Emergency Relief Vents for Storage Tanks
Storage tank fabricating standards, fire codes, maintenance requirements—all are intended to protect people and property from the inherent risks in storage of flammable liquids. None of these measures, though, offer safety if they are not implemented and enforced consistently.Emergency venting is a pressure relief device designed to protect the tank from being over pressurized beyond its design limits so it does not rupture. The IFC requires the emergency vent be installed and maintained in accordance with NFPA 30, Section 22.7. The Most Common Classification of Storage Tanks: Atmospheric Tanks, Low-Pressure, Pressure Vessels.
Tanks are needed to be vented as tank Protection during normal operation is important. Some other factors are tank Protection against over pressure due to a fire near the tank or other abnormal upset conditions, meet Environmental Regulations, minimize Loss of Stored Products, follow Corporate Safety Standards and so on. The factors that attracts customers to opt for emergency vents are provides emergency pressure relief in case of a storage tank fire or other abnormal pressure conditions, As storage tank contents rise in temperature, emergency vent allows for required venting capacity, preventing tank rupture, Prevents tank from rupturing due to over pressure, Operates when relief capacity exceeds normal vent capacity, available in pressure/vacuum and pressure only configurations, larger sizes permit access into the tank and wide variety of materials available.
Codes and Standards for Tank Venting
As per OSHA 29CFR1910.106 Tanks Storing: Class IA Liquids shall be equipped with venting device; Class IB & IC Liquids shall be equipped with venting device or with approved flame arrester; Every above ground storage tank shall have some form of construction or device that will relieve excessive internal pressure caused by fire
Atmospheric & Low-Pressure Tanks – the normal operating pressure shall not exceed the design pressure.
Low-Pressure Tanks can be used as an Atmospheric Tank
Atmospheric Tanks – API 650
Low-Pressure Tanks – API 620
Normal vent sizing shall be in accordance with API 2000 or other accepted standard
Vents 2” thru 12” size must be flow tested
Vents > 12” in size – flow may be calculated using a flow coefficient of 0.5
API 2000 – Venting Atmospheric and Low-Pressure Storage Tanks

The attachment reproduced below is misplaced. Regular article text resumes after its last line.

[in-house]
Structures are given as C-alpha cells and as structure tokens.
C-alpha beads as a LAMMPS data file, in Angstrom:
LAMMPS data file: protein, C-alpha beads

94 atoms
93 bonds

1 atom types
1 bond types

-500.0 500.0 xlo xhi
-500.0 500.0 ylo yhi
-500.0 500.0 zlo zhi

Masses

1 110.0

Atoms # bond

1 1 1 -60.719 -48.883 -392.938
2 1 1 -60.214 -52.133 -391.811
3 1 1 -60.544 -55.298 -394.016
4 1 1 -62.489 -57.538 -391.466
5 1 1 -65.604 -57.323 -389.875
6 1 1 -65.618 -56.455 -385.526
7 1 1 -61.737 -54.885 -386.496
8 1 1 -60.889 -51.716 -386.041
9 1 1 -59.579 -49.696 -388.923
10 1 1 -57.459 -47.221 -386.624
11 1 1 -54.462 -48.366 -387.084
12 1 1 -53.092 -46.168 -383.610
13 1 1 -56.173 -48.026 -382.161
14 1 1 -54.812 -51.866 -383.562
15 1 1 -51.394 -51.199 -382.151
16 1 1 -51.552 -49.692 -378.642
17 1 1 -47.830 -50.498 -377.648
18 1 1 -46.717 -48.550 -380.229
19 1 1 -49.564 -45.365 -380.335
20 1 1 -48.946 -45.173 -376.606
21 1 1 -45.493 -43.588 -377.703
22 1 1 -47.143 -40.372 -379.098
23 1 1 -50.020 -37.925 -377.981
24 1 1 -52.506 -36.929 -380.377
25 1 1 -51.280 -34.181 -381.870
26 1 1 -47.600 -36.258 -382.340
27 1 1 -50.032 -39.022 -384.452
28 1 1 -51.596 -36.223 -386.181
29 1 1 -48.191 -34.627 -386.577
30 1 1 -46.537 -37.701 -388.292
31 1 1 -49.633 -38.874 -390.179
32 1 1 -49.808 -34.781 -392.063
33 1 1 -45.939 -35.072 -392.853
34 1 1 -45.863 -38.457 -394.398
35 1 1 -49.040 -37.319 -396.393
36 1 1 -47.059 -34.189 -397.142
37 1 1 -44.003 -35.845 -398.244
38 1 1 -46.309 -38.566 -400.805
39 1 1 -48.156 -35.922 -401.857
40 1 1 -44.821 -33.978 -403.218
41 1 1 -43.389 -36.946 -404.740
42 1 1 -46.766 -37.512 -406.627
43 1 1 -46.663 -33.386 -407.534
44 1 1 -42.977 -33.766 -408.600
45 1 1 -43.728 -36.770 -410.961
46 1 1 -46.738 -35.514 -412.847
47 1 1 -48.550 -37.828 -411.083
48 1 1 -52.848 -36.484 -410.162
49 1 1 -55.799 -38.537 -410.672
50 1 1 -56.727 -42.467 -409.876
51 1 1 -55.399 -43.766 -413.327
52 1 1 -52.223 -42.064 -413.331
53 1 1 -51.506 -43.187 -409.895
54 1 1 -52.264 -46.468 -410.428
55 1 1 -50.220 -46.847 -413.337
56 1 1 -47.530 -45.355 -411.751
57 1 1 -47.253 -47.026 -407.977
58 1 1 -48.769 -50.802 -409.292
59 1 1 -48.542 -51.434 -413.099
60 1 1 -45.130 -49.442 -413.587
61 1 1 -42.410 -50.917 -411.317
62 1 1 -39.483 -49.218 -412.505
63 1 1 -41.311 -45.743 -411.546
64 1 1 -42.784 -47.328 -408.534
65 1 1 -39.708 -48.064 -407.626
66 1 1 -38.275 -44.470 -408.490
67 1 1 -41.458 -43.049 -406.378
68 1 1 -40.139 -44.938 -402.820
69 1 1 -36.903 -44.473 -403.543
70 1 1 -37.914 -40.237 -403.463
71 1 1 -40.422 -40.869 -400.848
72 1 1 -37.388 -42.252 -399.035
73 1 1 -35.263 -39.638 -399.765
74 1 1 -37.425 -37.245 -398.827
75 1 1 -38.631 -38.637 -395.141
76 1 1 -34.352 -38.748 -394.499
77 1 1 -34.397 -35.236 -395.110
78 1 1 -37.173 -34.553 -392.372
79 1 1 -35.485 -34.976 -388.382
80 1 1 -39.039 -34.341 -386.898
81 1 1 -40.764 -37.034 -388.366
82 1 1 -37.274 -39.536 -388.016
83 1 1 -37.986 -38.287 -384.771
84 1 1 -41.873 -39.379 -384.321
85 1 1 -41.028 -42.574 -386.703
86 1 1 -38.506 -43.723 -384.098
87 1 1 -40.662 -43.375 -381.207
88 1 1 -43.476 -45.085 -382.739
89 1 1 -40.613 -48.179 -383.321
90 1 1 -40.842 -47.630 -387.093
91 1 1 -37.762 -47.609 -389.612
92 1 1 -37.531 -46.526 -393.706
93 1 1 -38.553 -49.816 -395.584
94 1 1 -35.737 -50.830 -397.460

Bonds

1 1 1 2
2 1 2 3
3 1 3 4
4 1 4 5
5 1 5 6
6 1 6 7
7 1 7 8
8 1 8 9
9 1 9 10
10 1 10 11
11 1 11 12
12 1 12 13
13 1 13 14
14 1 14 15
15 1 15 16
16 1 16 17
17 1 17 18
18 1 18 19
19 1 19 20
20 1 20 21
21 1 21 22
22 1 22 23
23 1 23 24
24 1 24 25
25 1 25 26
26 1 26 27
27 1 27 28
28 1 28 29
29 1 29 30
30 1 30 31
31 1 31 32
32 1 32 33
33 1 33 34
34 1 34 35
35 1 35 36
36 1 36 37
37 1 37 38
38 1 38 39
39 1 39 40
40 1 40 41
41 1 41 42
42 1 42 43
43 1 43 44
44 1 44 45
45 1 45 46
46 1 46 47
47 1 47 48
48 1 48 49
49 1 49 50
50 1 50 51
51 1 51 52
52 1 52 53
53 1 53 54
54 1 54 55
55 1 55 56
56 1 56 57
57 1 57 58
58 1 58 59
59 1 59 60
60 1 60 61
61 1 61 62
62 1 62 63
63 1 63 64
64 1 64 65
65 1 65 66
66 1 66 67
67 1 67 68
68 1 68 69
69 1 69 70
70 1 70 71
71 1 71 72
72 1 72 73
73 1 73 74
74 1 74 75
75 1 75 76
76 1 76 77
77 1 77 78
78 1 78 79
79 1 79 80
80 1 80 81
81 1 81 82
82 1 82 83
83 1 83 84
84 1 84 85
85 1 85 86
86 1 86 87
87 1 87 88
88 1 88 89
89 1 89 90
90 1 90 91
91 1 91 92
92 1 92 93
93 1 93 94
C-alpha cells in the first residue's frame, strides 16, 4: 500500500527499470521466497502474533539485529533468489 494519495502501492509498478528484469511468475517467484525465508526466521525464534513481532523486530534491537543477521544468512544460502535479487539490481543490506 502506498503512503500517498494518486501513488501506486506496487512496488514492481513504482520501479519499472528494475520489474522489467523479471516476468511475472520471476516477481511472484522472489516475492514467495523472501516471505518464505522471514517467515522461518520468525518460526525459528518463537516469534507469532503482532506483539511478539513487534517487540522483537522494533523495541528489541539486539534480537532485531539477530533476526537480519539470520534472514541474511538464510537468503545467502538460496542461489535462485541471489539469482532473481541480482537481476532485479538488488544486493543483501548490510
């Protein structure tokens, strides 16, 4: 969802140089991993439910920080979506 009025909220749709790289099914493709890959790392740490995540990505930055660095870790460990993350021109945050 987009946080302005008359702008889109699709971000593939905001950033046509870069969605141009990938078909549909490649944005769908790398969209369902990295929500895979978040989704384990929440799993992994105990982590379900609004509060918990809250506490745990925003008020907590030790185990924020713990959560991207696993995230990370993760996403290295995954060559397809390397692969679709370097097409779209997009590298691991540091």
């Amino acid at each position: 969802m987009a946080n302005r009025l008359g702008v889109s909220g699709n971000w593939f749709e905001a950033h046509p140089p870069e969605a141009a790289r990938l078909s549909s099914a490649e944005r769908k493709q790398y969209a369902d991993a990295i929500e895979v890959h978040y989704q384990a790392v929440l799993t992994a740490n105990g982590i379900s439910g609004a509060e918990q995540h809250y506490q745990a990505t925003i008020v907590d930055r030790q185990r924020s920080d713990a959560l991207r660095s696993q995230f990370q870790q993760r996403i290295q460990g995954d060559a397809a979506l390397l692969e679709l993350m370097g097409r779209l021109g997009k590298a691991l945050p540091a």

Normal venting refers to a tank opening that is provided primarily to relieve excess pressure caused by liquid filling a tank and to relieve vacuum that results from liquid being removed from a tank. Normal venting also allows equalization of interior and exterior pressures associated with atmospheric temperature and pressure changes.
Emergency venting refers to a tank opening designed to relieve excess pressure caused by a fire exposure to the outside of a tank. The amount of pressure that must be relieved by normal and emergency vent openings and any venting devices attached there to, such as spring loaded or weighted caps, can be calculated and must be balanced against a tank’s design pressure limits.
Normal vents tend to be relatively small in diameter since the volume of air or vapor that must be exchanged to prevent over- or underpressure due to liquid transfer and environmental factors tends to be small. Although the required vent flow may be calculated, it is typically permissible without calculation to size the vent not less than the greater of 1¼ inches in diameter or the size of the largest fill/withdrawal connection (unless multiple filling/withdrawal connections are provided).
Other forms of Emergency Venting
Emergency Venting requirements may take the form of a floating roof, lifter roof, weak roof-to-shell seam, or other approved pressure-relieving construction.
For a tank roof to be frangible one of the requirements is the tank diameter must be 50 ft. or greater.
Venting of Atmospheric Storage Tanks:
Tanks Designed to operate at pressures from atmospheric through 0.5 psig
Tanks shall be built in accordance with acceptable good standards of design API 650
Protected against excess internal pressure or vacuum from exceeding the tank design pressure or vacuum
Shall have some form of construction or device that will relieve excessive internal pressure caused by fire exposure at or below the design pressure.
Venting of API 620 Low-Pressure Storage Tanks:
Designed to operate at internal pressures above 0.5 psig but not more than 15 psig
Should be built in accordance with acceptable standards of design API 620
Shall have some form of construction or device that will relieve excessive internal pressure caused by exposure fires. Shall be vented to prevent the internal pressure from exceeding the design pressure of the tank plus 20%.
Types of Emergency Vents